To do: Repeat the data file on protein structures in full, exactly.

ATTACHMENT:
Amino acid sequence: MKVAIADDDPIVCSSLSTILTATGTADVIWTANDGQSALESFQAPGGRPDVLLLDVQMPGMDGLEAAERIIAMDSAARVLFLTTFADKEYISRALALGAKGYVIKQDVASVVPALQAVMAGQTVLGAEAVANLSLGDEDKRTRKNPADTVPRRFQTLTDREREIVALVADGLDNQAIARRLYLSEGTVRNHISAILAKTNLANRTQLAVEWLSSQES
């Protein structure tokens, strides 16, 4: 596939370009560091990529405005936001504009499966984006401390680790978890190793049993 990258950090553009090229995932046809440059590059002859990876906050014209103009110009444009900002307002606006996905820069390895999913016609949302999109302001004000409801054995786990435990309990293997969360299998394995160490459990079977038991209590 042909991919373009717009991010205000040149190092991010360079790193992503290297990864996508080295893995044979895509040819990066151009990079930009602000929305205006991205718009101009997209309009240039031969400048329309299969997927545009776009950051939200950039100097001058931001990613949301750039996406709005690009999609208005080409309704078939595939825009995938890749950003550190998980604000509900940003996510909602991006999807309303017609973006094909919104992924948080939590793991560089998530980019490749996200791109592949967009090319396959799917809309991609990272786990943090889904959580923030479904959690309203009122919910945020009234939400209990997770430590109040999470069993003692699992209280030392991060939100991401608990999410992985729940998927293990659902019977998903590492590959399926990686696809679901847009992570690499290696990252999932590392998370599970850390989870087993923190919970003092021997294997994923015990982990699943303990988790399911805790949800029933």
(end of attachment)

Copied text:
Amino acid sequence: MKVAIADDDPIVCSSLSTILTATGTADVIWTANDGQSALESFQAPGGRPDVLLLDVQMPGMDGLEAAERIIAMDSAARVLFLTTFADKEYISRALALGAKGYVIKQDVASVVPALQAVMAGQTVLGAEAVANLSLGDEDKRTRKNPADTVPRRFQTLTDREREIVALVADGLDNQAIARRLYLSEGTVRNHISAILAKTNLANRTQLAVEWLSSQES
């Protein structure tokens, strides 16, 4: 596939370009560091990529405005936001504009499966984006401390680790978890190793049993 990258950090553009090229995932046809440059590059002859990876906050014209103009110009444009900002307002606006996905820069390895999913016609949302999109302001004000409801054995786990435990309990293997969360299998394995160490459990079977038991209590 042909991919373009717009991010205000040149190092991010360079790193992503290297990864996508080295893995044979895509040819990066151009990079930009602000929305205006991205718009101009997209309009240039031969400048329309299969997927545009776009950051939200950039100097001058931001990613949301750039996406709005690009999609208005080409309704078939595939825009995938890749950003550190998980604000509900940003996510909602991006999807309303017609973006094909919104992924948080939590793991560089998530980019490749996200791109592949967009090319396959799917809309991609990272786990943090889904959580923030479904959690309203009122919910945020009234939400209990997770430590109040999470069993003692699992209280030392991060939100991401608990999410992985729940998927293990659902019977998903590492590959399926990686696809679901847009992570690499290696990252999932590392998370599970850390989870087993923190919970003092021997294997994923015990982990699943303990988790399911805790949800029933």